Q: What is your opinion about the social impact ventures?
For capital appreciation, no good. For social impact, really great and necessary – their returns should not be measured by unicorn valuations or massive exits – instead by other metrics, such as those we are increasingly quantifying and structuring. See the excellent work done at Luxembourg
Stock Exchange’s Green Bond program to establish a formal assessment methodology. The COVID will be a great leveler, and perhaps make us more aware as to how dependent we are on each other, on people who we do not treat that as well as the issues that the less fortunate need to overcome.
Q: The capitalism development model itself seems to be questioned by at least some governments. VC development model is based on it: potential high financial return. Shouldn’t we envisage some other kind of returns?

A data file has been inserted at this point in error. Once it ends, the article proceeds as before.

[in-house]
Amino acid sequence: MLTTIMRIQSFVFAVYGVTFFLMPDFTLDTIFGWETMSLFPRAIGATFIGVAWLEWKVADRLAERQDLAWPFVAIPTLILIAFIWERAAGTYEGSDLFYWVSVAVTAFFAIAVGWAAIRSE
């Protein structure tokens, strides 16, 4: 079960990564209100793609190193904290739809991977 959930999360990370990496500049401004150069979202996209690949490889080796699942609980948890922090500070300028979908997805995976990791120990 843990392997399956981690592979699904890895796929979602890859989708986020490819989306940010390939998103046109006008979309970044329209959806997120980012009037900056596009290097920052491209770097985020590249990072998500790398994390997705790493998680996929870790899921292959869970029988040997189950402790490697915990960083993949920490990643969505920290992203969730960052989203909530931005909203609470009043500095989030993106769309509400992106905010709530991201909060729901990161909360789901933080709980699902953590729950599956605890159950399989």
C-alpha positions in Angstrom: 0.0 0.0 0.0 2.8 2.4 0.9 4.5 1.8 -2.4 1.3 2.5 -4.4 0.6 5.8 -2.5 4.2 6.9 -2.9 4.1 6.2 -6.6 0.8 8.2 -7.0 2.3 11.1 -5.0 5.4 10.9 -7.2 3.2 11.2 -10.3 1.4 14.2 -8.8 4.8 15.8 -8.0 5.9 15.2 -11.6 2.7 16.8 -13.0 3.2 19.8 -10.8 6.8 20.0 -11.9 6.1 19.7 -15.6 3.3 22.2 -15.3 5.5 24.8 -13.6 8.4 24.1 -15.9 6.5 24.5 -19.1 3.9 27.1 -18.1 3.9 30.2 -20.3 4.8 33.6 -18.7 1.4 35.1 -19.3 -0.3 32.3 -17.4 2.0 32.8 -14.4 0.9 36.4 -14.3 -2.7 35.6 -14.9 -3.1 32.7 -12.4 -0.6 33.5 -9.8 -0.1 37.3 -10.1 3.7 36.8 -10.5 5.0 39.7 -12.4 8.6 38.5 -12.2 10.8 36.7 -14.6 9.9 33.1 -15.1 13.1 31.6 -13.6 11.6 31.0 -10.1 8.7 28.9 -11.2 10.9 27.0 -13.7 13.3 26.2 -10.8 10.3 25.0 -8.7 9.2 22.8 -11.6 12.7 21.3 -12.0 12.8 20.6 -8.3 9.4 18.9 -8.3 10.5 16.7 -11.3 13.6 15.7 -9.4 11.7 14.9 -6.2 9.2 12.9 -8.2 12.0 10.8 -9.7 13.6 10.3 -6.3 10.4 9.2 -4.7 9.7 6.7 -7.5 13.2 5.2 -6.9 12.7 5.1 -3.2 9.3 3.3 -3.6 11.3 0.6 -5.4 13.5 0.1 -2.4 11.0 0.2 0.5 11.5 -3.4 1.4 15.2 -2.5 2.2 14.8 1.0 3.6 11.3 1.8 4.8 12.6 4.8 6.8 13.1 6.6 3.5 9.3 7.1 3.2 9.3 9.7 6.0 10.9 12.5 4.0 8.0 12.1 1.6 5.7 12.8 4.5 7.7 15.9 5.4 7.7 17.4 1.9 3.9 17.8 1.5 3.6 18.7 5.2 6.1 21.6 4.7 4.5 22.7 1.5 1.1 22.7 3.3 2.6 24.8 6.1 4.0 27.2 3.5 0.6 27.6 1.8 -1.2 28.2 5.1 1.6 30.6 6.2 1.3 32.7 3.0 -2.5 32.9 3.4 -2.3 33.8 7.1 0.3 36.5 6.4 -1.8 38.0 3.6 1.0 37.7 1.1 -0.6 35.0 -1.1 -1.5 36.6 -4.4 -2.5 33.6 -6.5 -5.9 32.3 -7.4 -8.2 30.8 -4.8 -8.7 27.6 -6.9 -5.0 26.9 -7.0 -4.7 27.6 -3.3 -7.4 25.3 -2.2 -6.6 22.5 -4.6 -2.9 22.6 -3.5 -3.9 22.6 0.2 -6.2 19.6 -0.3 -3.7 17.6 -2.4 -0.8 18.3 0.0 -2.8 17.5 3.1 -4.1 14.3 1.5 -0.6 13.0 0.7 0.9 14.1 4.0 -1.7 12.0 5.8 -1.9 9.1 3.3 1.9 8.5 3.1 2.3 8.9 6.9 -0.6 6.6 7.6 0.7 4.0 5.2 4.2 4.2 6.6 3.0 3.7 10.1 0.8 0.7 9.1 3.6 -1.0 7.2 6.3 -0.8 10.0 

We need strong social systems, supported by taxes. It seems that a well managed, non corrupt capitalist system that we see in Europe today can deliver that.
Q: For companies invested by VC Funds – do you see any negative consequences for such companies applying and getting the state aid? Do you believe this could affect VCs management rights and future investment prospects?
I hope that state aid will be seen as a tool that people have used to get through the dip, since it was available. I expect businesses to be nimble and take the opportunities that come their way – so arguably I would be less likely to invest in someone who had not taken up the offer. I hope that the state aid packages are structured as a temporary support measure. I do not believe that the state (taxpayers) should participate in the long term in a startup growth. I would also not expect that future investment funds be used to repay old debt. That is a general opinion that has not changed.